A New Wave of Increasing Gas Prices

On November 8, gas prices increased again in Europe. The reason was the information spread by traders that there is no sign that Russia will increase exports to Europe.

At the end of October, Vladimir Putin instructed Gazprom to pump extra fuel into gas depots in Germany and Austria, which, at first glance, was good news.

However, almost two weeks have passed since then and traders do not hide their disappointment – Russia has not booked additional capacity in the gas pipelines and the reservoirs will likely be replenished at the expense of existing supply, which is insufficient not only for reservoirs but also for current consumption.

The European market, which is facing a severe energy crisis in anticipation of the coming winter, will not be able to bring much relief – thus Russia must significantly increase gas supplies to Europe. Total exports to Europe did not increase, although stocks at Gazprom’s stockpiles in Germany and Austria increased slightly. As a result, the average gas price in Europe has risen by 10%.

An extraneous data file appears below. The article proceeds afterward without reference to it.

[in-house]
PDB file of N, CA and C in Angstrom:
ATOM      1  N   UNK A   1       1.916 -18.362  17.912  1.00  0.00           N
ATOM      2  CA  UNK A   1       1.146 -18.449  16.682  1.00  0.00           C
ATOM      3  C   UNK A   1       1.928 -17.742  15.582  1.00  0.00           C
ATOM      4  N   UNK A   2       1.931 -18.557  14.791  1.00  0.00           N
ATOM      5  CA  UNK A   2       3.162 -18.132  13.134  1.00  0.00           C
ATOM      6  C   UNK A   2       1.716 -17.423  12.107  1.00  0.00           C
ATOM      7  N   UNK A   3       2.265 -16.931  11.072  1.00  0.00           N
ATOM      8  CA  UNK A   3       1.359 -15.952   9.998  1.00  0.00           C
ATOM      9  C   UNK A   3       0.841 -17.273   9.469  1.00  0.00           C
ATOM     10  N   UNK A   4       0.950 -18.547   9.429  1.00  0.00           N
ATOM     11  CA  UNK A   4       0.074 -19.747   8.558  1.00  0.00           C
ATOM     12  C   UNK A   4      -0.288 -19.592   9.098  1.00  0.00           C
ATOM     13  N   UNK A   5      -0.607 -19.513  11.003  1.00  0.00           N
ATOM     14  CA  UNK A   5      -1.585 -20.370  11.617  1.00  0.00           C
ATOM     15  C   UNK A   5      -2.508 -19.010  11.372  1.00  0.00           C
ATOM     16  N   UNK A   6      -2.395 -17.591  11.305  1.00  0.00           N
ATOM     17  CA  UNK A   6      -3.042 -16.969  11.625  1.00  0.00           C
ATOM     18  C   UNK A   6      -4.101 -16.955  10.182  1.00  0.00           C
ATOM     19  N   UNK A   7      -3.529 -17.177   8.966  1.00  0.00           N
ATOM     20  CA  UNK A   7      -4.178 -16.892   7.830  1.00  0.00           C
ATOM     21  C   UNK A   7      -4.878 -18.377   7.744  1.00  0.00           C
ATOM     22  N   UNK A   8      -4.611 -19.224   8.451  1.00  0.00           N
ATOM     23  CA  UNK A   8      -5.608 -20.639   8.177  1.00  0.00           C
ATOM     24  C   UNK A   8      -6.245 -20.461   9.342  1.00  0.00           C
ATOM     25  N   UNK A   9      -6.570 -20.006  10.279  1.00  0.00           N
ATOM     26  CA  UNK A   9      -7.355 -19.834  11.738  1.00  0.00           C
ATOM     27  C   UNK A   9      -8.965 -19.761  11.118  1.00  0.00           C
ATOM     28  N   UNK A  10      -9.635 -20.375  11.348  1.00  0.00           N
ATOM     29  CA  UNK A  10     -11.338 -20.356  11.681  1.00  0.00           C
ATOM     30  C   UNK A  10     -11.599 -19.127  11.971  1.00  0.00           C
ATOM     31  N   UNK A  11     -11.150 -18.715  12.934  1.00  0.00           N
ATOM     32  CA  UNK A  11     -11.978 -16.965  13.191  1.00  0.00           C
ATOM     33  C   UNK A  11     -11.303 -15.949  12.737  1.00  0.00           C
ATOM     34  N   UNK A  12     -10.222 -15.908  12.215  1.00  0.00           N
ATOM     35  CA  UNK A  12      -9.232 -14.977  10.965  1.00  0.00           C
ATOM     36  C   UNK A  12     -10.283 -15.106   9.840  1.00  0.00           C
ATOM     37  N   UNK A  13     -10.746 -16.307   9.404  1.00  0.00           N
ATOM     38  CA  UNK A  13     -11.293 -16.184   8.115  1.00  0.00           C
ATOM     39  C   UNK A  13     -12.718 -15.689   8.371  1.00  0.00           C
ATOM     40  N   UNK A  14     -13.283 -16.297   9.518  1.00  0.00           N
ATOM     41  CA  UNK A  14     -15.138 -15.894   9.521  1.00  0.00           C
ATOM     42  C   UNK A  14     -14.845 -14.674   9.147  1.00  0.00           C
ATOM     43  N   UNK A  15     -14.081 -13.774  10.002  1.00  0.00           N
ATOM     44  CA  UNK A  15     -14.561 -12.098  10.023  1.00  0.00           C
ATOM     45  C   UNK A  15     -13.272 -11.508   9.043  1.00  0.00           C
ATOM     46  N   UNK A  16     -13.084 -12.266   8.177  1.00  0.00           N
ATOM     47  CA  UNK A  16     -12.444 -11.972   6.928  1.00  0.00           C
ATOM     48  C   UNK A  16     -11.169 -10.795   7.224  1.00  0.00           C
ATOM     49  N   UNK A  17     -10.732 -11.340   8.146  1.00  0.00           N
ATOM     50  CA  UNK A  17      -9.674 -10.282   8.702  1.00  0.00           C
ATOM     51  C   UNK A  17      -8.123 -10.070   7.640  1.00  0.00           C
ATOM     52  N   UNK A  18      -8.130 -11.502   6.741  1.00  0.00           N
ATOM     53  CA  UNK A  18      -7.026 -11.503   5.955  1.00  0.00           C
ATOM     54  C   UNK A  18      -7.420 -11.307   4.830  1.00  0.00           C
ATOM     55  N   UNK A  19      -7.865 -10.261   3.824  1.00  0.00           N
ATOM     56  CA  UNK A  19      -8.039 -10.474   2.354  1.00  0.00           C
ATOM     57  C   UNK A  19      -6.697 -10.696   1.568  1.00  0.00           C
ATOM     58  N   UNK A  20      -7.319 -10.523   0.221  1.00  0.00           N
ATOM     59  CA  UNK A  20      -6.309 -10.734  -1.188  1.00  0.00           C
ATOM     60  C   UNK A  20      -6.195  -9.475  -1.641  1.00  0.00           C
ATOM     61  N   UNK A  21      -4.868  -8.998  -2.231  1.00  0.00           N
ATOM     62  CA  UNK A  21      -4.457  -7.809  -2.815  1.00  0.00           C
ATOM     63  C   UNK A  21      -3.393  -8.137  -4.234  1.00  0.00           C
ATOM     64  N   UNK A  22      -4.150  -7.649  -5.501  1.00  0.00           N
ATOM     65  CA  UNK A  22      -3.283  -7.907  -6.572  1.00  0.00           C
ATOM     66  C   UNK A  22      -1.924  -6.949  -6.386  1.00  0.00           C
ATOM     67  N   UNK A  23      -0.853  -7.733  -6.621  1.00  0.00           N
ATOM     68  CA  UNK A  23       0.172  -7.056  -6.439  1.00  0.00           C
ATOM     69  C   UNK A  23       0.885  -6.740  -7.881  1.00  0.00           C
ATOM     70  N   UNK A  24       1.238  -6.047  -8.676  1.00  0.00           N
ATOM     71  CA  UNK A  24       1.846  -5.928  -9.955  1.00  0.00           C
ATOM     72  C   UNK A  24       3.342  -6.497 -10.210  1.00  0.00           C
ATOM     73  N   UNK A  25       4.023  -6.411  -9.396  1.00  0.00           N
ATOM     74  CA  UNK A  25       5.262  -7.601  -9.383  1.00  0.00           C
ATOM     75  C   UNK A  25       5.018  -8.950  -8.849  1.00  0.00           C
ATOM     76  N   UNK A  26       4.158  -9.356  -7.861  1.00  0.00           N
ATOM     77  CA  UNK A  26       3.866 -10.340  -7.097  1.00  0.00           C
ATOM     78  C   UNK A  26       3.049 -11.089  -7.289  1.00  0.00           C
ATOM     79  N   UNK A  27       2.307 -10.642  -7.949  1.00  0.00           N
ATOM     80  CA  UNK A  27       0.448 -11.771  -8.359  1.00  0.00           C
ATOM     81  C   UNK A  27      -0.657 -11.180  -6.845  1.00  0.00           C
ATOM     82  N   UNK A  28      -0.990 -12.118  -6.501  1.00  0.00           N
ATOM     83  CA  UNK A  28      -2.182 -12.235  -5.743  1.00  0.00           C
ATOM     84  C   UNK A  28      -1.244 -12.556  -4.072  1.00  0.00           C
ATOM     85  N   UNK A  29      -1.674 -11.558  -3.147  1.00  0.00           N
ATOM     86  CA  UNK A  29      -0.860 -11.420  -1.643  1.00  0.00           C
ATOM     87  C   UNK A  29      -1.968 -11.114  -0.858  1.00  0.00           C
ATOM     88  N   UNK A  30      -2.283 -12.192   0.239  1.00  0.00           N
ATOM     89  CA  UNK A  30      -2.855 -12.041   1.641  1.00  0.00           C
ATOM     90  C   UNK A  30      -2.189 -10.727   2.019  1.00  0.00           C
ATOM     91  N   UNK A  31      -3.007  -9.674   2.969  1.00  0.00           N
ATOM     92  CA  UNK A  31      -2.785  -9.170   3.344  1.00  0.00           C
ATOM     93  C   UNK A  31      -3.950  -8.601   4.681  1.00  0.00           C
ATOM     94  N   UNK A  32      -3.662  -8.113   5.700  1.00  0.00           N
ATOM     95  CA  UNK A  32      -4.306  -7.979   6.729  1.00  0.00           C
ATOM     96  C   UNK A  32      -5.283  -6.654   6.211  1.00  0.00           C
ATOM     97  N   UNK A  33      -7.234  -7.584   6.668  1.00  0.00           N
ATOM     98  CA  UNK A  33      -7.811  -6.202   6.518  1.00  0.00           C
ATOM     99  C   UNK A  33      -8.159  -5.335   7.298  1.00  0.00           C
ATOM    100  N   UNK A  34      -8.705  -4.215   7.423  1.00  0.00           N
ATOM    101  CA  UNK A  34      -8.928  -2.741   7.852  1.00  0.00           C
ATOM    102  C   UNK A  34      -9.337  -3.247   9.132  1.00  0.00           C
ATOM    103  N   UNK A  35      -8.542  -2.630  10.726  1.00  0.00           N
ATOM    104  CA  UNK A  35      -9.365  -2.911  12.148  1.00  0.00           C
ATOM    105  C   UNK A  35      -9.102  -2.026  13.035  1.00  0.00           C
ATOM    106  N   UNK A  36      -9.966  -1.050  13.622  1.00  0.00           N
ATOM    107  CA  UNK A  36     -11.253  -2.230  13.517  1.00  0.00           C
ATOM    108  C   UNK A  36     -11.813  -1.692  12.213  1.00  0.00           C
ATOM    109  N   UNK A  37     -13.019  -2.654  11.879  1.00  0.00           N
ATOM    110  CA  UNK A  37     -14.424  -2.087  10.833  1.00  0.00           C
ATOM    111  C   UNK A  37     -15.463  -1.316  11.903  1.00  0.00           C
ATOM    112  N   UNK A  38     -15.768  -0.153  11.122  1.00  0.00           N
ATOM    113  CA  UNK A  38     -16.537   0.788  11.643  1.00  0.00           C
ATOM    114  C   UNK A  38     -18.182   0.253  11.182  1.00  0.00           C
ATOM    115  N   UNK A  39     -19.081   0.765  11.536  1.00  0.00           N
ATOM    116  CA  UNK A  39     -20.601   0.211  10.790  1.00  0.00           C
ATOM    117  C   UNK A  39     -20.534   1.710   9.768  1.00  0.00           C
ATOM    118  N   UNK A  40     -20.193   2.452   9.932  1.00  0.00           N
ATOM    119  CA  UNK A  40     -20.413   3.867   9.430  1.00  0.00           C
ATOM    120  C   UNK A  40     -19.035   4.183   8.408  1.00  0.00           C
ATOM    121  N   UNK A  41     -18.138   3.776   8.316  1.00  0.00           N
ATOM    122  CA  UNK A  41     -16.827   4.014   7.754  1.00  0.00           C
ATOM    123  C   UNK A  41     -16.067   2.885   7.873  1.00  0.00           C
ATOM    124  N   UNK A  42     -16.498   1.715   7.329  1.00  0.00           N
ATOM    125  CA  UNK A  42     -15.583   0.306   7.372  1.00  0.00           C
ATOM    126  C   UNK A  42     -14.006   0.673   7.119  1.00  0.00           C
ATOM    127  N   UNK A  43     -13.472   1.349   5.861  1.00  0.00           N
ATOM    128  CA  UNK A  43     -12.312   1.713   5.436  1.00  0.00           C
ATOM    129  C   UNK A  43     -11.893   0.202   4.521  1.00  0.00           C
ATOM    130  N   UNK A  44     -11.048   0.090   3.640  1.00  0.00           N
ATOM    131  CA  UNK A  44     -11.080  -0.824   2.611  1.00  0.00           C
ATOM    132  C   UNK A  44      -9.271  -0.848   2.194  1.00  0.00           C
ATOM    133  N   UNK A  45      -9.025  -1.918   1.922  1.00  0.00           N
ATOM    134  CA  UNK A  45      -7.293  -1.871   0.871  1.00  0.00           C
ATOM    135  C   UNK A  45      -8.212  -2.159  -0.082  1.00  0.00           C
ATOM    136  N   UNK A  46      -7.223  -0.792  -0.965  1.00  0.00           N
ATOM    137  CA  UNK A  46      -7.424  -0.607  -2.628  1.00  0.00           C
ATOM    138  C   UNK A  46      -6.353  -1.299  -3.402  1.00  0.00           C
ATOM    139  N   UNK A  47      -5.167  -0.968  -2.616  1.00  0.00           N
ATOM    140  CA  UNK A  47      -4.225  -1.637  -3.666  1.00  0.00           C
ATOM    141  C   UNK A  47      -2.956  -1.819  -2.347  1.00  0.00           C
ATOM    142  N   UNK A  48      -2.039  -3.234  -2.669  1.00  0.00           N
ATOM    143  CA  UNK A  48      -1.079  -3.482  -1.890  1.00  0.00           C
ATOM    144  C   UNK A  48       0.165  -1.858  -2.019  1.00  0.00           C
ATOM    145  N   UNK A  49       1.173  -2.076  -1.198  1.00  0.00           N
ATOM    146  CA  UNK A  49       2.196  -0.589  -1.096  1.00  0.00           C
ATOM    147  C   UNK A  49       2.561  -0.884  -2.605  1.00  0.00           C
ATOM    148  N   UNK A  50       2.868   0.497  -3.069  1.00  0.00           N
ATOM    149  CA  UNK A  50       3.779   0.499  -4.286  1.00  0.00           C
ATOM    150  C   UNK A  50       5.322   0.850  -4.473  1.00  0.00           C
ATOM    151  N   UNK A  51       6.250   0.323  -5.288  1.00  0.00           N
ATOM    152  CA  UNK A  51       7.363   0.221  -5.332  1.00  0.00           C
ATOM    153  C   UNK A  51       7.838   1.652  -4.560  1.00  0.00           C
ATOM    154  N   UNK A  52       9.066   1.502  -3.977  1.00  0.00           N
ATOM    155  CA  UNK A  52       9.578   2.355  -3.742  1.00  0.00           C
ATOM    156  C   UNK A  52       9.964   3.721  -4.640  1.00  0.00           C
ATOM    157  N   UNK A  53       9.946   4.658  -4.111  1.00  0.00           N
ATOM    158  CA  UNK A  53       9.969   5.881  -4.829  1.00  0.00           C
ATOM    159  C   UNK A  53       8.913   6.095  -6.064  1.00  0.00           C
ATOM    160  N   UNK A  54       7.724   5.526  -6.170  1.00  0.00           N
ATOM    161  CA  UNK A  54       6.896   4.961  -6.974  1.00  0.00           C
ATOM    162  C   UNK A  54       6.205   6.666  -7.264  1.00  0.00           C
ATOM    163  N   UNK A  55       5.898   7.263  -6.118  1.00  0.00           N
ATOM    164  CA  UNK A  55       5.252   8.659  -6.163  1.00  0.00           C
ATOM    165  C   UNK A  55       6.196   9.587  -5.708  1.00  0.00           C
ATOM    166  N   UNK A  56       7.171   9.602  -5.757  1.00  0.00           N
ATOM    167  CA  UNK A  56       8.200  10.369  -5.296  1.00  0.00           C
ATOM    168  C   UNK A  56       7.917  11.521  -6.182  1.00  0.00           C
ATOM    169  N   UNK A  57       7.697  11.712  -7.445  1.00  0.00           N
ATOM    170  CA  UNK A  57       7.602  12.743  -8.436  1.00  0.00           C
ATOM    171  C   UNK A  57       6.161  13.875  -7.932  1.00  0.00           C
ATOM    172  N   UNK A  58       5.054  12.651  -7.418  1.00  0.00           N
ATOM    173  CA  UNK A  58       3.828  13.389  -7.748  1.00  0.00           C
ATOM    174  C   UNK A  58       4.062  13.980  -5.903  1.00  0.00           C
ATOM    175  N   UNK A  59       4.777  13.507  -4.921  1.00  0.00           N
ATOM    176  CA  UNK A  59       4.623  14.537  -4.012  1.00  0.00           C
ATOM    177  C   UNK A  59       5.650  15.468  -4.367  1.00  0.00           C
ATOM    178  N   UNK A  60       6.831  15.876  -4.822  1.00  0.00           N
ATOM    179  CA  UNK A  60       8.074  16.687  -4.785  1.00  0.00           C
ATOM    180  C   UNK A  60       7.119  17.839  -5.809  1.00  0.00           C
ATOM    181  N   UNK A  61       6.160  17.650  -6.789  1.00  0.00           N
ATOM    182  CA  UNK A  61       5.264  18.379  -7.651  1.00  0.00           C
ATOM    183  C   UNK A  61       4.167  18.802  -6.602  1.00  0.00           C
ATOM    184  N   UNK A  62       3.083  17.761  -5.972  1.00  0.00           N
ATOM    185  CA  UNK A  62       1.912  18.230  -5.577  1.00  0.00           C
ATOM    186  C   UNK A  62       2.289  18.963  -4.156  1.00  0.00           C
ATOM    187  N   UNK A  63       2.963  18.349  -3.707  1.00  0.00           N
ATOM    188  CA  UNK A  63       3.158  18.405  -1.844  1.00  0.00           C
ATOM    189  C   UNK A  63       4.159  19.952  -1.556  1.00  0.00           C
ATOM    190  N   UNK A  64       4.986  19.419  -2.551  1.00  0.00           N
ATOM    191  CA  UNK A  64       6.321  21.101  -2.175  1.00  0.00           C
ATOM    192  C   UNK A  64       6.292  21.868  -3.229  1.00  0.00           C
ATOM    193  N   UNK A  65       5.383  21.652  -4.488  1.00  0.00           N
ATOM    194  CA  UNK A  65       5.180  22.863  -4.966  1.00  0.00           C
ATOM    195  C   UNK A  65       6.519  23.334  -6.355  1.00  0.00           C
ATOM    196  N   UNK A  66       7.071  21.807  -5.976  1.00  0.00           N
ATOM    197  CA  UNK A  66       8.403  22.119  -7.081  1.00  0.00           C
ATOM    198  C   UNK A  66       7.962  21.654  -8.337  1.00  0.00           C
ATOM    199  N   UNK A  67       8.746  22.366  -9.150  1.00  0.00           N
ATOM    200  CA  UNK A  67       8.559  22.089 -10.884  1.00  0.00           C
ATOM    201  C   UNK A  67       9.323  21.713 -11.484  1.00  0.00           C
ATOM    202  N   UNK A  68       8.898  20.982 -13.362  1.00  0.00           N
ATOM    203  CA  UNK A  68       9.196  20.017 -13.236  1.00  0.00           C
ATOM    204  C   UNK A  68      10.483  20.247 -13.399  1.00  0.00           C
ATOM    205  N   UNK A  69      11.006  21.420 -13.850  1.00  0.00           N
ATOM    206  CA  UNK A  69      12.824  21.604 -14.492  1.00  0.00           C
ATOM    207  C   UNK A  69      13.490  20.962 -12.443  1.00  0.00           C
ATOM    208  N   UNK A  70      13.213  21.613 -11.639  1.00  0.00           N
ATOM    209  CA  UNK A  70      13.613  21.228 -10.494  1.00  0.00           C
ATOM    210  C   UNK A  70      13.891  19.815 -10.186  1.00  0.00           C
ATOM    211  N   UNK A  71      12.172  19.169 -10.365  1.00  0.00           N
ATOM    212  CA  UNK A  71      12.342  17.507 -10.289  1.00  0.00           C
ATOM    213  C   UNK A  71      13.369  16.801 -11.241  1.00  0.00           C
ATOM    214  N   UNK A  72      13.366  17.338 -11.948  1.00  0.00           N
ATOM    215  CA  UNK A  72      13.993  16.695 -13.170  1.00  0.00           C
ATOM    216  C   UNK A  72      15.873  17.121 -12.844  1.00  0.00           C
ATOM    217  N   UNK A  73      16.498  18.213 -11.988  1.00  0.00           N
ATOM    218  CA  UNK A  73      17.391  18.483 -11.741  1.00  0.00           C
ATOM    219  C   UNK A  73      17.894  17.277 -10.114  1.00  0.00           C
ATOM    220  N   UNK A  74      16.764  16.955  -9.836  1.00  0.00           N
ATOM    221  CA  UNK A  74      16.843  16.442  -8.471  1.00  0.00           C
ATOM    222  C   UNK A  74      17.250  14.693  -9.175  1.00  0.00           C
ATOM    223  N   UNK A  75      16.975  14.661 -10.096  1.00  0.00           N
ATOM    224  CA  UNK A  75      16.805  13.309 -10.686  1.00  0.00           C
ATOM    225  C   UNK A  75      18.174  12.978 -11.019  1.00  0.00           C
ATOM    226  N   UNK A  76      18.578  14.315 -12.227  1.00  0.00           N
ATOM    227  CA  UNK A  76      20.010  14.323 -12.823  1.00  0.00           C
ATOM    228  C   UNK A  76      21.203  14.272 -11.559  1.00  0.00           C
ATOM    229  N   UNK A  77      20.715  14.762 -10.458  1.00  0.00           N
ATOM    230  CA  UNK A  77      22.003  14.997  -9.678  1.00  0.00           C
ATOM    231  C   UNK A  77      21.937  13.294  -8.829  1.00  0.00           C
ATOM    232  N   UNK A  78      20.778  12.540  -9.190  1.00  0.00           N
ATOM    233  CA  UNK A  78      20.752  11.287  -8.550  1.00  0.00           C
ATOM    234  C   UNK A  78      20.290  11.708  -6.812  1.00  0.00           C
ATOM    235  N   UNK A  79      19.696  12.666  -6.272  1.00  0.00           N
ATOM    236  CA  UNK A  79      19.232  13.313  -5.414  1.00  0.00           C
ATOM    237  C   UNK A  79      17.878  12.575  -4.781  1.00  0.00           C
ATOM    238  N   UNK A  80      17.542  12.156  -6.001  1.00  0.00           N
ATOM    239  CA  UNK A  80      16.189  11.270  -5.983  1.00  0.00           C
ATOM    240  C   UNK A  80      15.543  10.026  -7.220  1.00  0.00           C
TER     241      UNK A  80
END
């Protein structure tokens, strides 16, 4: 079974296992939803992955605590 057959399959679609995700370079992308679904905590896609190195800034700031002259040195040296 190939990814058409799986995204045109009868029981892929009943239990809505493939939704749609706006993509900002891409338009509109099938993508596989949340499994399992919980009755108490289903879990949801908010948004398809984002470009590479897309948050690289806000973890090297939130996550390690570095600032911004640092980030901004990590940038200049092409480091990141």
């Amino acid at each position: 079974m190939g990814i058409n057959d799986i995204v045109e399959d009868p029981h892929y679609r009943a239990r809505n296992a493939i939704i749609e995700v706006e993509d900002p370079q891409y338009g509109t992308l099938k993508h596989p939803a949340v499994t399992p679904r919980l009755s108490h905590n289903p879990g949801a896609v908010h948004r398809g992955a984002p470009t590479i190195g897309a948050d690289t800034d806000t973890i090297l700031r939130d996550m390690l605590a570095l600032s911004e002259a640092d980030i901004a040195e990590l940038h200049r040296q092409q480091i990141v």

Recently, Russia has significantly reduced gas exports to Western Europe and attributed the increase in supply to the launch of the new North Stream-2 pipeline. In the conditions of the energy crisis, Gazprom will not increase or decrease the gas supply to Europe via Ukraine and Poland.

This is an open and obvious signal to Europeans – either speed up the certification and launch of North Stream-2, or freeze in the winter.

European politicians accuse Moscow of fomenting the gas crisis and trying to put pressure on European energy regulators. Moscow itself categorically denies all the accusations.

However, at the same time, Moscow does not deny the existence of a parallel between the growth of gas exports and the accelerated launch of North Stream-2.

According to the spokesperson for the Russian president, no progress has been made in the certification of North Stream-2. It seems that this process requires time and patience.